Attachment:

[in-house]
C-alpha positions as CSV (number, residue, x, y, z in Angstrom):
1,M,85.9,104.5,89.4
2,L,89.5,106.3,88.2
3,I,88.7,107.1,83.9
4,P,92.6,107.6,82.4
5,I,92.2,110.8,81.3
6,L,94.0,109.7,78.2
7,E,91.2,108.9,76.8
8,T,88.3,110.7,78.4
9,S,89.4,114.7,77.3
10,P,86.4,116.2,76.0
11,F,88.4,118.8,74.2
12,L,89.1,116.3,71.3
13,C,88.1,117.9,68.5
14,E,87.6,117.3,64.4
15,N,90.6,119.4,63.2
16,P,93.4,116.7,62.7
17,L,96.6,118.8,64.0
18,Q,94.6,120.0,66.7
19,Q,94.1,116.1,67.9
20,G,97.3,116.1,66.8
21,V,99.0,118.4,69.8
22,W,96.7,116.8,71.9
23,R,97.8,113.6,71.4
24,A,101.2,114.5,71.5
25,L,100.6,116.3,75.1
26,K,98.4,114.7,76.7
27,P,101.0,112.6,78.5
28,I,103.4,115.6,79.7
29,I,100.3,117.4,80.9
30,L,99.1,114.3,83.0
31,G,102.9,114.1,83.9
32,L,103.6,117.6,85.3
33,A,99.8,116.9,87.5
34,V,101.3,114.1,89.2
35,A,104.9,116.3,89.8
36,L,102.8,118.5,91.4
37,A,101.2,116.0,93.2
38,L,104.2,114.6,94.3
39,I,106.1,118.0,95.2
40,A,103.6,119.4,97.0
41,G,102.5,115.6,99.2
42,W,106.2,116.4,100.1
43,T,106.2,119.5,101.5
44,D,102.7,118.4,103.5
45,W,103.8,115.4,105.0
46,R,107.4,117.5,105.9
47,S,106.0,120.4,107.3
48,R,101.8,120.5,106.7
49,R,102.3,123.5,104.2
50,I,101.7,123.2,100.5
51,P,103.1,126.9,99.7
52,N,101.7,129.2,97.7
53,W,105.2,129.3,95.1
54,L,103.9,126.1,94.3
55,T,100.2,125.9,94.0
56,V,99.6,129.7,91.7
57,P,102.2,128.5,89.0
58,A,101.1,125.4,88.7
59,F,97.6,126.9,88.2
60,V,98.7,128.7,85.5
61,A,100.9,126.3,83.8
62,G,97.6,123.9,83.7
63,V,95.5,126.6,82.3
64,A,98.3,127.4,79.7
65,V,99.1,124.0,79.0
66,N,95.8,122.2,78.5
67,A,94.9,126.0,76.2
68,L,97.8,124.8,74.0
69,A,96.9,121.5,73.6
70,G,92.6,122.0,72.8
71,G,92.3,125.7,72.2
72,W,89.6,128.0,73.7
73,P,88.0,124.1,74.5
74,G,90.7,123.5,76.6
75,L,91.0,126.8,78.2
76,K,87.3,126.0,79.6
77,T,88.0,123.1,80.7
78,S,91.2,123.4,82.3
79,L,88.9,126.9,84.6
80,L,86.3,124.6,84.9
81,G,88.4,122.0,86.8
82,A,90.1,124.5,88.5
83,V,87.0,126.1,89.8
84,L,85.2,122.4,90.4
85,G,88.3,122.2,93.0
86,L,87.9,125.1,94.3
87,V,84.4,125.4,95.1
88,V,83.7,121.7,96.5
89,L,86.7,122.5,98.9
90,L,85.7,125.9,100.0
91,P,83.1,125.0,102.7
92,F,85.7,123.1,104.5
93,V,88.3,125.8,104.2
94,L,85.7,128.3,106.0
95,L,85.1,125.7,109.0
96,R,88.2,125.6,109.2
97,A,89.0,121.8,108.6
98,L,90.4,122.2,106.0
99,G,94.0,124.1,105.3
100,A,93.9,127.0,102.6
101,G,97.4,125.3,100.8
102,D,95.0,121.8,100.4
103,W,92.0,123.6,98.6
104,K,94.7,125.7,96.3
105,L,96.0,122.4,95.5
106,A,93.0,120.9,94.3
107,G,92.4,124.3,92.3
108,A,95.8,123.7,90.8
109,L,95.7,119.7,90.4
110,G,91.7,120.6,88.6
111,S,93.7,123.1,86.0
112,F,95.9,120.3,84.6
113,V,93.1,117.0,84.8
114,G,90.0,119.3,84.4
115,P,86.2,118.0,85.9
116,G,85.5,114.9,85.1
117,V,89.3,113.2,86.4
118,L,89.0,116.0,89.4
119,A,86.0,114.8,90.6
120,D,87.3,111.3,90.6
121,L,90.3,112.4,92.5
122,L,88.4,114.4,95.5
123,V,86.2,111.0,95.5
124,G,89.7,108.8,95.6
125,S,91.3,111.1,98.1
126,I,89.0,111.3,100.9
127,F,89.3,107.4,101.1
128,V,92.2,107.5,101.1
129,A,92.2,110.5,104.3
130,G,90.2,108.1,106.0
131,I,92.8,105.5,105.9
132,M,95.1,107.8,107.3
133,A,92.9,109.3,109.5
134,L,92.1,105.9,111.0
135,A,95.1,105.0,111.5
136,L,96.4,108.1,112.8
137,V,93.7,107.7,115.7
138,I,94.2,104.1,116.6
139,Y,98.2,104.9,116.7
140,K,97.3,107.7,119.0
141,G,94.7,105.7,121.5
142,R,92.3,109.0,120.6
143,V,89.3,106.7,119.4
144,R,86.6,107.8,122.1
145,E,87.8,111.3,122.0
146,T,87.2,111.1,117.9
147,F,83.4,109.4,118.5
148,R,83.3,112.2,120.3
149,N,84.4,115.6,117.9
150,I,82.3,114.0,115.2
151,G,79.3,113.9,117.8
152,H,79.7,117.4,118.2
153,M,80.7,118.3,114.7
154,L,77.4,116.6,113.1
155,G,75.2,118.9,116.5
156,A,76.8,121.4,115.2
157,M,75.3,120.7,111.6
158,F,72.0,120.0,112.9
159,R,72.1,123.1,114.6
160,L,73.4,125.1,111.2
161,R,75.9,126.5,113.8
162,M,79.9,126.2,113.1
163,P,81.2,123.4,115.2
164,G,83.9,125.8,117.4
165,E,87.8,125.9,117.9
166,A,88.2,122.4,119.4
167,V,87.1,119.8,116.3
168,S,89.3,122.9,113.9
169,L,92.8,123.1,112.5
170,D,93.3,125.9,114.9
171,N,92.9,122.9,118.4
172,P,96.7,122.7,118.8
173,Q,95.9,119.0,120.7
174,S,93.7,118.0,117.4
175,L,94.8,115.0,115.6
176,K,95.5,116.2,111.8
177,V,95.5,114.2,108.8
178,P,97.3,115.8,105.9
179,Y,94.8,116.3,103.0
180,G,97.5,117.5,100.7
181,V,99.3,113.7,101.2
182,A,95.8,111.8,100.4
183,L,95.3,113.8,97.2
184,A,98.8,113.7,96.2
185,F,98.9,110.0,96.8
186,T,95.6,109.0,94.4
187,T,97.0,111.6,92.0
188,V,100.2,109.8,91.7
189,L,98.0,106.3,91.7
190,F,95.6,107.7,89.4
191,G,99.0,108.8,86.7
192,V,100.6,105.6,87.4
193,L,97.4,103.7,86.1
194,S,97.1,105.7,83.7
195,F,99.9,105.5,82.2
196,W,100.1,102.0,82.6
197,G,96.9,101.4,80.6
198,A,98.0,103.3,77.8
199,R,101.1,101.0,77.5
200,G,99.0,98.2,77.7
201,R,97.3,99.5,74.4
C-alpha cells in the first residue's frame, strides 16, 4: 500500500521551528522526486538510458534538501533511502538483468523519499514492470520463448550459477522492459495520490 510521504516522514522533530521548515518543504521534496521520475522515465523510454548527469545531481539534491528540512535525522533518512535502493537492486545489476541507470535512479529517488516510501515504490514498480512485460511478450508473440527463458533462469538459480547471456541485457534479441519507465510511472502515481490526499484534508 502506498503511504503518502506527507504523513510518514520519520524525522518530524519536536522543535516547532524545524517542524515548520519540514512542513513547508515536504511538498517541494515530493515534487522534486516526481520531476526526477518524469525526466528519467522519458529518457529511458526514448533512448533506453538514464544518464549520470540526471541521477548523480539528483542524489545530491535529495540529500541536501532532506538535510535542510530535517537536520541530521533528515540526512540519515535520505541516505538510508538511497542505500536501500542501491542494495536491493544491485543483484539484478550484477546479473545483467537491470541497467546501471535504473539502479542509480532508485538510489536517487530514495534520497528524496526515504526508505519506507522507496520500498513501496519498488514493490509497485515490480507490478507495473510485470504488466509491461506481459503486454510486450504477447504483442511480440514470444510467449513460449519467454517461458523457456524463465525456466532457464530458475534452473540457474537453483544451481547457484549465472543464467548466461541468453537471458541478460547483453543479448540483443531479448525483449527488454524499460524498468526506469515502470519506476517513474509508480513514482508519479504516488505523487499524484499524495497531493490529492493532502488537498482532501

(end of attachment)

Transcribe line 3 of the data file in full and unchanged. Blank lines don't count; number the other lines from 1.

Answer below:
1,M,85.9,104.5,89.4